When changing habits practice makes perfect

Speech Pathology can improve your pronunciation, irrespective of the cause

A recipe for success in therapy: Fun

A recipe for success in therapy: Family Involvement

Acccurate diagnosis is key

A thorough assessment is critical for a clear diagnosis

Computer Apps can help with practice

Orofacial Myofunctional Practice can enhance facial aesthetics

Orofacial Myofunctional Practice can help you change oral habits

Speech Pathology can help you to overcome your communication challenges

Orofacial Myofunctional Practice modifies swallowing, chewing and breathing habits

More About Speech Pathology

More facts about Speech Pathology

Click on one of the following to answer questions you may have about Speech Pathology or scroll down the page:

Speech Pathology: A University Science degree

Speech Pathology is a 4 year Bachelor of Science degree that results in the privilege to practice as a Speech Pathologist: assessing, diagnosing and treating a range of communication and swallowing disorders in people of all ages. Academic components of the degree combine professional topics (speech pathology and audiology) with the basic sciences of linguistics, psychology, phonetics and aspects of medical science (anatomy/physiology and neuroanatomy/physiology).

All Speech Pathologists in Australia complete University courses and have 300 hours (minimum) of supervised clinical practice, before they are allowed to graduate the course and practice independently. Even so, new graduates are encouraged to work in supported or mentored positions to ensure best practice and consolidation of their undergraduate skills.

Speech Pathologists are trained to provide or arrange for a range of adjunctive services whenever the need arises, evaluate current research and apply the relevant findings to clinical practice. They must meet the Competency Based Occupational Standards set by the professional association, Speech Pathology Australia.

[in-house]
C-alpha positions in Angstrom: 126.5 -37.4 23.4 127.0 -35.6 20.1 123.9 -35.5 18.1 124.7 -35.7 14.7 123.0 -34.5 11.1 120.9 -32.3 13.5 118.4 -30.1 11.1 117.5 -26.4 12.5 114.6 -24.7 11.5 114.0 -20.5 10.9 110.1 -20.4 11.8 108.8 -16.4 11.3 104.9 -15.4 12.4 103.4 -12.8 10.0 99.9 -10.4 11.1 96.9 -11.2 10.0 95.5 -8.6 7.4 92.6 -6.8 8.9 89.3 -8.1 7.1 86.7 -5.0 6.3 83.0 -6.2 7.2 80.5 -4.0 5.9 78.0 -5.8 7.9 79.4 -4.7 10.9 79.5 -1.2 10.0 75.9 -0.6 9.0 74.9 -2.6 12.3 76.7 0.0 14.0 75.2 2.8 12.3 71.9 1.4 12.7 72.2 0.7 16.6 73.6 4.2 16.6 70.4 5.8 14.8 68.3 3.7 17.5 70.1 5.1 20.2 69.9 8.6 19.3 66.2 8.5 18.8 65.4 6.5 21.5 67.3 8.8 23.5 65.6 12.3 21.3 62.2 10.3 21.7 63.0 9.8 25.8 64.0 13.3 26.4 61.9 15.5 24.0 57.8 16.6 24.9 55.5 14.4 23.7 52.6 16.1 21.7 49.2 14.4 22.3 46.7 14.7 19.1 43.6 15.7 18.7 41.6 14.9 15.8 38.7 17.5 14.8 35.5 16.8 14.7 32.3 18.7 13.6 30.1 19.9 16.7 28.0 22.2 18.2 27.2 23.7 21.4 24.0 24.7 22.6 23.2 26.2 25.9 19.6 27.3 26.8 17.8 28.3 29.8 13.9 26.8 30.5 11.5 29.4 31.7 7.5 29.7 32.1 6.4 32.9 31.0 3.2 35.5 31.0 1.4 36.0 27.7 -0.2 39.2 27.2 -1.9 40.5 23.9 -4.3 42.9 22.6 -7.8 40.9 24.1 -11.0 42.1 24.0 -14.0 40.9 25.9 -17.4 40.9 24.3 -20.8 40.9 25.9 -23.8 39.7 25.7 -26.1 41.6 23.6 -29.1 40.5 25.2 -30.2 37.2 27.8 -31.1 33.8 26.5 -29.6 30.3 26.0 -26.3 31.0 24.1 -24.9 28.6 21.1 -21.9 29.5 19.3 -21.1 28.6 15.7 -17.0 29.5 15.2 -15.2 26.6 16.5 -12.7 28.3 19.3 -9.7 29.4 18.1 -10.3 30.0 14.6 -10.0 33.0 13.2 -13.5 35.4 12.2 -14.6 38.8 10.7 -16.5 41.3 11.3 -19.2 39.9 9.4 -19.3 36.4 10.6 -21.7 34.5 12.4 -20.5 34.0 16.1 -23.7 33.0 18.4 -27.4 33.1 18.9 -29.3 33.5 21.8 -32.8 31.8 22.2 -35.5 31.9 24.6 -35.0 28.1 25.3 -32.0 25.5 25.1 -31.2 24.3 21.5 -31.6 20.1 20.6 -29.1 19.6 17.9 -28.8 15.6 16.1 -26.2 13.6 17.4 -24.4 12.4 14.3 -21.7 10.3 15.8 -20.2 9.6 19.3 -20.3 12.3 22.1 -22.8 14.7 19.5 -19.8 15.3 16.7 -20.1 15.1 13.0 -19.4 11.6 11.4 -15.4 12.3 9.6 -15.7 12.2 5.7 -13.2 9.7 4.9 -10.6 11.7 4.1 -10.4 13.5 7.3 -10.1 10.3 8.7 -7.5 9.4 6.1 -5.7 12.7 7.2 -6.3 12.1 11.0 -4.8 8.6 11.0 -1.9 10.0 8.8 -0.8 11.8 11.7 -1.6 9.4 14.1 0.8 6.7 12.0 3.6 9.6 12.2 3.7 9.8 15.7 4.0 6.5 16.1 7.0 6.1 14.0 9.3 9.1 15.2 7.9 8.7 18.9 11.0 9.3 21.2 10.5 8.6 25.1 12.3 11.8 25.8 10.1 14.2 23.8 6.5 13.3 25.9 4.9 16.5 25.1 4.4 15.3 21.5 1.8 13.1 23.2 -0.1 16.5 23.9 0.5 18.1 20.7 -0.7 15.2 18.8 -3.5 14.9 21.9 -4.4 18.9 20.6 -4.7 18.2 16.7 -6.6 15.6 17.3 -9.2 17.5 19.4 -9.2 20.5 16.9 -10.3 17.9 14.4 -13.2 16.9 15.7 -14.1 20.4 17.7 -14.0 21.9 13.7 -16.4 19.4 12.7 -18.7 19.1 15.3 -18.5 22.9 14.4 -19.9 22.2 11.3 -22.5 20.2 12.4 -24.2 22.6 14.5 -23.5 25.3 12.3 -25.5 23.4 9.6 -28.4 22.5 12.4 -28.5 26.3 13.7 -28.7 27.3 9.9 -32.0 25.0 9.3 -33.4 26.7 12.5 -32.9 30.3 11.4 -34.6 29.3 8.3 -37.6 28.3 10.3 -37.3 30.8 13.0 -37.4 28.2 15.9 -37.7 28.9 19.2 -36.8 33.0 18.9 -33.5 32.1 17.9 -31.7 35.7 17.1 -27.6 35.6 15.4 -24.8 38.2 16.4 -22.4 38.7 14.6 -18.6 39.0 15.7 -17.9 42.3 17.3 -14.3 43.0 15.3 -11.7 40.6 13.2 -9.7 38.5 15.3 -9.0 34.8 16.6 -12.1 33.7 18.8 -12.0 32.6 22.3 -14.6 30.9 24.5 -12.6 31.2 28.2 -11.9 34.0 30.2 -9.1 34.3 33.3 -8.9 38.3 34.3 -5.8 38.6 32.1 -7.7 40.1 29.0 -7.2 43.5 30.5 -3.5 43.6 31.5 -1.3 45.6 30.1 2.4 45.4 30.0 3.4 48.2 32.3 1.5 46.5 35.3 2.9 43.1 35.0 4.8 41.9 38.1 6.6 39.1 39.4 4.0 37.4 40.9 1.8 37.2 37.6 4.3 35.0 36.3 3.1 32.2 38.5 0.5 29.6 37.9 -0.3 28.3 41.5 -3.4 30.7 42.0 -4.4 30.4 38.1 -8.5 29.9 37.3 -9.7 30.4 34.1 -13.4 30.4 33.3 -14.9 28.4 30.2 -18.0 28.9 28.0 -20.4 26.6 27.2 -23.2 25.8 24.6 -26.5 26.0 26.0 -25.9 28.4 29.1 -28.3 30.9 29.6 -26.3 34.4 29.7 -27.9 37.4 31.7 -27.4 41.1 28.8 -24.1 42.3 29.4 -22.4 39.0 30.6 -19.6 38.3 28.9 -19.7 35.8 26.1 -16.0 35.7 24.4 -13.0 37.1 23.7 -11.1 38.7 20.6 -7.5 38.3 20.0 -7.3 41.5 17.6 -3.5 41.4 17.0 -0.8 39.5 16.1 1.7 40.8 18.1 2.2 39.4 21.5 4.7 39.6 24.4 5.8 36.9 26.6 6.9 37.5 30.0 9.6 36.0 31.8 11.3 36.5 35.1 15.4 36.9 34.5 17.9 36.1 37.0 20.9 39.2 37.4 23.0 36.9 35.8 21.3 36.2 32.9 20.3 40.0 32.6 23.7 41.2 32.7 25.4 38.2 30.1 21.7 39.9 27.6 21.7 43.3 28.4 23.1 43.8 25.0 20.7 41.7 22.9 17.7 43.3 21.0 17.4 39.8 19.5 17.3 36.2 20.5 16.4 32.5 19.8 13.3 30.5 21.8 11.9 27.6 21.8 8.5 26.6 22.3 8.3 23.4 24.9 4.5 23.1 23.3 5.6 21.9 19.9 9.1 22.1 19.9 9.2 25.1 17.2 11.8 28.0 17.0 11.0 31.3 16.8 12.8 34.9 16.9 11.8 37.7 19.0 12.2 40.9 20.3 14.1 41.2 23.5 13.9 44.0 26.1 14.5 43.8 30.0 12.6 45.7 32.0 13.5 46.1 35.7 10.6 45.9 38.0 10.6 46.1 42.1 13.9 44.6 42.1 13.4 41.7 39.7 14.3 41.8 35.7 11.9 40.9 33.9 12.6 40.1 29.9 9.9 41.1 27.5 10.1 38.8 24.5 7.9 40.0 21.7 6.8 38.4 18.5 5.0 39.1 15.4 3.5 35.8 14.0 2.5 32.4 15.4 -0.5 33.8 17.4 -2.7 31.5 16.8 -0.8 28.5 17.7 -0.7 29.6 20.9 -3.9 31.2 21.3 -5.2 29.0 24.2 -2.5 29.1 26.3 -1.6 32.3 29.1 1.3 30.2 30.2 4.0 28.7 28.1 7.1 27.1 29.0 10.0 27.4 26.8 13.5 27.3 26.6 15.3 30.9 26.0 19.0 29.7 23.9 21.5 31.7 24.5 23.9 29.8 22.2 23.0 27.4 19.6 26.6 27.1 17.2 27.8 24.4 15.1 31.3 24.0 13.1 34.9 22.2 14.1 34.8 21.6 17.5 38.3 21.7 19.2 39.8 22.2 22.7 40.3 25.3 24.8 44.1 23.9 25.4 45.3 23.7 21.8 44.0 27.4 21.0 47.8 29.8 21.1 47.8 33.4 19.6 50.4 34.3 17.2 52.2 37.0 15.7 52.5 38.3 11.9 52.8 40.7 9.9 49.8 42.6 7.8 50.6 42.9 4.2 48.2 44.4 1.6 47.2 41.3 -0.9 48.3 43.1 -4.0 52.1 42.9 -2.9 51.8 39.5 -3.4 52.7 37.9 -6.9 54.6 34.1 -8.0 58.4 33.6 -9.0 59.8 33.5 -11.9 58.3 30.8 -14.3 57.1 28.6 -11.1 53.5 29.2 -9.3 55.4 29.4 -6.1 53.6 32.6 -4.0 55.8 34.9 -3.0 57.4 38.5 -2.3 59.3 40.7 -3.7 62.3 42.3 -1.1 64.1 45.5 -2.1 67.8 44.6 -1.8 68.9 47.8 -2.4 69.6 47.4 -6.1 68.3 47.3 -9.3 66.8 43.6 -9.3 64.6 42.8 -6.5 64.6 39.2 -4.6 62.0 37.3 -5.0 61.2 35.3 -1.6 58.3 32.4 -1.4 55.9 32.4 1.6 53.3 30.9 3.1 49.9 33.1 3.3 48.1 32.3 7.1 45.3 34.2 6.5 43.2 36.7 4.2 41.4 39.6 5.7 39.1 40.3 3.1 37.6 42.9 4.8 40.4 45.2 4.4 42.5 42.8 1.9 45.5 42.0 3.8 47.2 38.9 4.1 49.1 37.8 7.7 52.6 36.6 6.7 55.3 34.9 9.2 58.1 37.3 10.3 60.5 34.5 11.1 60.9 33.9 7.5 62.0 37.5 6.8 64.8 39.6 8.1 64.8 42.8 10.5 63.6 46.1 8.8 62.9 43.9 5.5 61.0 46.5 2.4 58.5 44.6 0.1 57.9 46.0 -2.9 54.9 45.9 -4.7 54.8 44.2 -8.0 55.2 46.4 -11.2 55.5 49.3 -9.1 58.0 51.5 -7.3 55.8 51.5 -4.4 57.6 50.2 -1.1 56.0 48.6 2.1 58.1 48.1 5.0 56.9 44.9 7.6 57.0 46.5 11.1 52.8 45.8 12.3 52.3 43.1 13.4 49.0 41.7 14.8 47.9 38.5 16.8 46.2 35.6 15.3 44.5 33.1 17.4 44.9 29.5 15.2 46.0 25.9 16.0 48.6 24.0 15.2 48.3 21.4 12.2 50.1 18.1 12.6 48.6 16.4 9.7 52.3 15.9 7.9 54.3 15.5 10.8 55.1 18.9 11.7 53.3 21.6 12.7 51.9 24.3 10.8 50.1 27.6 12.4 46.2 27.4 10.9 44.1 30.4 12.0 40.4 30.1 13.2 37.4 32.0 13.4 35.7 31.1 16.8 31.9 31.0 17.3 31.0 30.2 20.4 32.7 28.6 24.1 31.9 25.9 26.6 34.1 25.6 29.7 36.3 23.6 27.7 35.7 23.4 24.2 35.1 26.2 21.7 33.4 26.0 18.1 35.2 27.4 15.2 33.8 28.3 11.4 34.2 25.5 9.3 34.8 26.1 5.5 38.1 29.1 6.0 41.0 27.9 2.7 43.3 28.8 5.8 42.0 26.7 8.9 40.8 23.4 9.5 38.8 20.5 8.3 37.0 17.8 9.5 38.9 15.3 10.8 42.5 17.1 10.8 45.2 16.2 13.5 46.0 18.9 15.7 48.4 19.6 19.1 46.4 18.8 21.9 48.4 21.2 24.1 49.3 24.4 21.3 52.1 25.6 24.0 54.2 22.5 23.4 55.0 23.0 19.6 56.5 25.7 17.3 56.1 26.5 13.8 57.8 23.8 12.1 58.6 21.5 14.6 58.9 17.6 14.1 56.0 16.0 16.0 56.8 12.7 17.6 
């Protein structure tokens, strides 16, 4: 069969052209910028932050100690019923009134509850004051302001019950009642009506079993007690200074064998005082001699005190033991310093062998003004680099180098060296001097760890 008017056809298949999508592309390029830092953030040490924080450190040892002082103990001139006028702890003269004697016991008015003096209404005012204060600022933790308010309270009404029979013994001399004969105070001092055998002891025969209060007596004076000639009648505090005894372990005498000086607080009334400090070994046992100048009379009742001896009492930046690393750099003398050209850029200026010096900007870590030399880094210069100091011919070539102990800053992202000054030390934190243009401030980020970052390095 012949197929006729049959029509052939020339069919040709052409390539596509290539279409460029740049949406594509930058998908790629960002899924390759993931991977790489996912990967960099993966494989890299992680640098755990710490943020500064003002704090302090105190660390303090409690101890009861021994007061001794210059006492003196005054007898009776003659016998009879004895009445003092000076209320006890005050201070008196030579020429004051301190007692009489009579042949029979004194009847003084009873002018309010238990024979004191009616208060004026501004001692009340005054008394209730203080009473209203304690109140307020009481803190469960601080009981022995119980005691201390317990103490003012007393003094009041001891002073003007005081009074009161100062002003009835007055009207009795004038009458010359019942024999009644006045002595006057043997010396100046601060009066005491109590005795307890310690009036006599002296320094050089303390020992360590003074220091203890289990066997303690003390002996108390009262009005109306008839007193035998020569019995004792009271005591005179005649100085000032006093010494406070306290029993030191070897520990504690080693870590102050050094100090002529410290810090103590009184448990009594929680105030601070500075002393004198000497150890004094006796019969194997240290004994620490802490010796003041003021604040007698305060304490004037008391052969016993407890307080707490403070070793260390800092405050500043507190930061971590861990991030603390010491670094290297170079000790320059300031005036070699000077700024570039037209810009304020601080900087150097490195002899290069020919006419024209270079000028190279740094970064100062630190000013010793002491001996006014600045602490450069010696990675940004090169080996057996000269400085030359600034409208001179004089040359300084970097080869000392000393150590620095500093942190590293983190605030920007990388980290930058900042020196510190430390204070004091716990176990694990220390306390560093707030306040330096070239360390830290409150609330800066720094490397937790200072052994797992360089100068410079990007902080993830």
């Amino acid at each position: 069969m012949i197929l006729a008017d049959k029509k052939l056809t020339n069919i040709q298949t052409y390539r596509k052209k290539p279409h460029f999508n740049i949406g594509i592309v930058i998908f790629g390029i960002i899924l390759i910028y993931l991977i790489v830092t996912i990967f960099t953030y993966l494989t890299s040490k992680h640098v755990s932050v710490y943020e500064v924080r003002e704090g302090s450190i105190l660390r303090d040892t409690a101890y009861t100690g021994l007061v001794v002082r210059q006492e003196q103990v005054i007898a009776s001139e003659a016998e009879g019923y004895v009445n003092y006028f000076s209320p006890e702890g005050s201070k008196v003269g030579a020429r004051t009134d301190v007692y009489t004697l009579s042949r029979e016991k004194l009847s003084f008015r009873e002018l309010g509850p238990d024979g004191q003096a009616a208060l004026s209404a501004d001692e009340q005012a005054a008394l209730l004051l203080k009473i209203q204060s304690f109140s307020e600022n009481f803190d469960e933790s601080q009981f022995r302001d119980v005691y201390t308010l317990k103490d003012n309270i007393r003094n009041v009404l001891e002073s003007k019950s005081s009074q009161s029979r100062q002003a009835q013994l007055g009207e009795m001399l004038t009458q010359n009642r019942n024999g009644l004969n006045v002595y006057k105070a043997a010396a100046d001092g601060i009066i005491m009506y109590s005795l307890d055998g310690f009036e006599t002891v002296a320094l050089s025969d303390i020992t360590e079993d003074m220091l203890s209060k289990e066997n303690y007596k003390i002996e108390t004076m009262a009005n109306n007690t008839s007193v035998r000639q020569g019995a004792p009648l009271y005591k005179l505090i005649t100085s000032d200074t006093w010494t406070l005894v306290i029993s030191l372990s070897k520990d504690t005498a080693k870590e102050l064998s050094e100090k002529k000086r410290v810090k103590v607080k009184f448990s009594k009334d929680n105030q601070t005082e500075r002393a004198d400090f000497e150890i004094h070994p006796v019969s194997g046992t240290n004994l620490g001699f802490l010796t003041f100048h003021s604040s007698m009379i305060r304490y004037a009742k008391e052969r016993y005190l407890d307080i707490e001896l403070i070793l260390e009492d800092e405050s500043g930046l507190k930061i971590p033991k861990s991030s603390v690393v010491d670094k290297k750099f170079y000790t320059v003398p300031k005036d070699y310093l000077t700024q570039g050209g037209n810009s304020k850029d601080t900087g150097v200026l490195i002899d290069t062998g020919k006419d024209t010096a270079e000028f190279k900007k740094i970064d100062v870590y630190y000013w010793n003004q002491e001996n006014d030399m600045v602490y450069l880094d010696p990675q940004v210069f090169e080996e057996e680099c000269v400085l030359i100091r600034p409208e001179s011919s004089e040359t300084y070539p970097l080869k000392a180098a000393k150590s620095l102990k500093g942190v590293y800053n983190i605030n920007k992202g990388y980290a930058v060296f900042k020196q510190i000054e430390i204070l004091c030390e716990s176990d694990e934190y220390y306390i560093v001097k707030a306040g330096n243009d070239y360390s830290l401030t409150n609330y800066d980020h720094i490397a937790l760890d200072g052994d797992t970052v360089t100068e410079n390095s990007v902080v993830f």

Active learning and professional development continues throughout a Speech Pathologists career, and is a requirement for them to be eligible for membership to and certification with our peak national body Speech Pathology Australia.

More about Speech Pathologists

A Speech Pathologist may work as a generalist treating a range of disorders, or develop specialist skills. Speech Pathologists may develop pockets of expertise in particular areas of practice because of opportunities they have had in their training or work place, because they have been inspired by a teacher or mentor, because they have a personal connection (e.g. sibling with autism or a parent who has had a stroke or hearing impairment) or because they have developed a passionate interest in an area like singing for example.

Here are some examples of people who may benefit from a Speech Pathologist’s skills:

  • tiny babies in Intensive Care Units
  • children who have difficulty with early feeding
  • children who are late talkers
  • children experiencing literacy difficulties
  • people of all ages who cannot be understood when speaking
  • people of all ages who cannot understand others
  • people who stutter
  • people who develop difficulties as a result of medical conditions, accidents, injury or surgery,
  • people in professions requiring oral presentations to large audiences or the media
  • singers experiencing difficulties with vocal performance
  • people who lose their voice or who have poor voice quality, that effects their job performance or daily life
  • people with disabilities
  • people learning English as a second language

the list really does go on and on and on...

Speech Pathology Australia

Speech Pathology Australia is the National body for Speech Pathologists, that oversees practice standards, maintains eligibility for practice status, Code of Ethics and standards governing practice performance. It is a strong proponent of Evidenced Based Practice.

Speech Pathology Australia, is currently lobbying the Australian Senate's Community Affairs. The key message from the Committee's report into Speech Pathology services in Australia is: “The time for talk is over. The time for action is now”. Deborah Theodoros, President of Speech Pathology Australia, said: "For the first time we have a clear road map for delivery of adequate Speech Pathology services to the Australian community. We have a parliamentary committee that has reported on the issue of Speech Pathology services in Australia. For the first time, we have official confirmation that early and effective intervention in speech and language disorders saves taxpayers' money.” Deborah, who gave evidence to the Senate Committee said, "This Senate Report must be a beginning. We must not allow it to be the final word.”